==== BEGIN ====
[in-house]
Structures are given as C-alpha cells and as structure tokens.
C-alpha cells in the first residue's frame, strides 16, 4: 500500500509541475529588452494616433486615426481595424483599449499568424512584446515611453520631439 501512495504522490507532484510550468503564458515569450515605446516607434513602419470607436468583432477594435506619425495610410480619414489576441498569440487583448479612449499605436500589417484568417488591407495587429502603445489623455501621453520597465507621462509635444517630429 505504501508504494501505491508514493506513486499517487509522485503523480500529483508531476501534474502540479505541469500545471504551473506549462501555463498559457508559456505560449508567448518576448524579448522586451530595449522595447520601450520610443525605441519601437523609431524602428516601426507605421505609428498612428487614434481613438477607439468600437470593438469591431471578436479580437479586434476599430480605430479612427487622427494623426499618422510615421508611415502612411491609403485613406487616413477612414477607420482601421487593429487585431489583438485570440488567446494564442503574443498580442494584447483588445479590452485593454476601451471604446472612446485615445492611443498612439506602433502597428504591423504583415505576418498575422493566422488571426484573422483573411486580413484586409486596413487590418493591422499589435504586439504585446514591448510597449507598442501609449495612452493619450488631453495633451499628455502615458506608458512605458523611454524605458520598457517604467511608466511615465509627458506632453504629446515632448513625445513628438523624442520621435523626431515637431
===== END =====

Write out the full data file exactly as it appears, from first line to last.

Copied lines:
[in-house]
Structures are given as C-alpha cells and as structure tokens.
C-alpha cells in the first residue's frame, strides 16, 4: 500500500509541475529588452494616433486615426481595424483599449499568424512584446515611453520631439 501512495504522490507532484510550468503564458515569450515605446516607434513602419470607436468583432477594435506619425495610410480619414489576441498569440487583448479612449499605436500589417484568417488591407495587429502603445489623455501621453520597465507621462509635444517630429 505504501508504494501505491508514493506513486499517487509522485503523480500529483508531476501534474502540479505541469500545471504551473506549462501555463498559457508559456505560449508567448518576448524579448522586451530595449522595447520601450520610443525605441519601437523609431524602428516601426507605421505609428498612428487614434481613438477607439468600437470593438469591431471578436479580437479586434476599430480605430479612427487622427494623426499618422510615421508611415502612411491609403485613406487616413477612414477607420482601421487593429487585431489583438485570440488567446494564442503574443498580442494584447483588445479590452485593454476601451471604446472612446485615445492611443498612439506602433502597428504591423504583415505576418498575422493566422488571426484573422483573411486580413484586409486596413487590418493591422499589435504586439504585446514591448510597449507598442501609449495612452493619450488631453495633451499628455502615458506608458512605458523611454524605458520598457517604467511608466511615465509627458506632453504629446515632448513625445513628438523624442520621435523626431515637431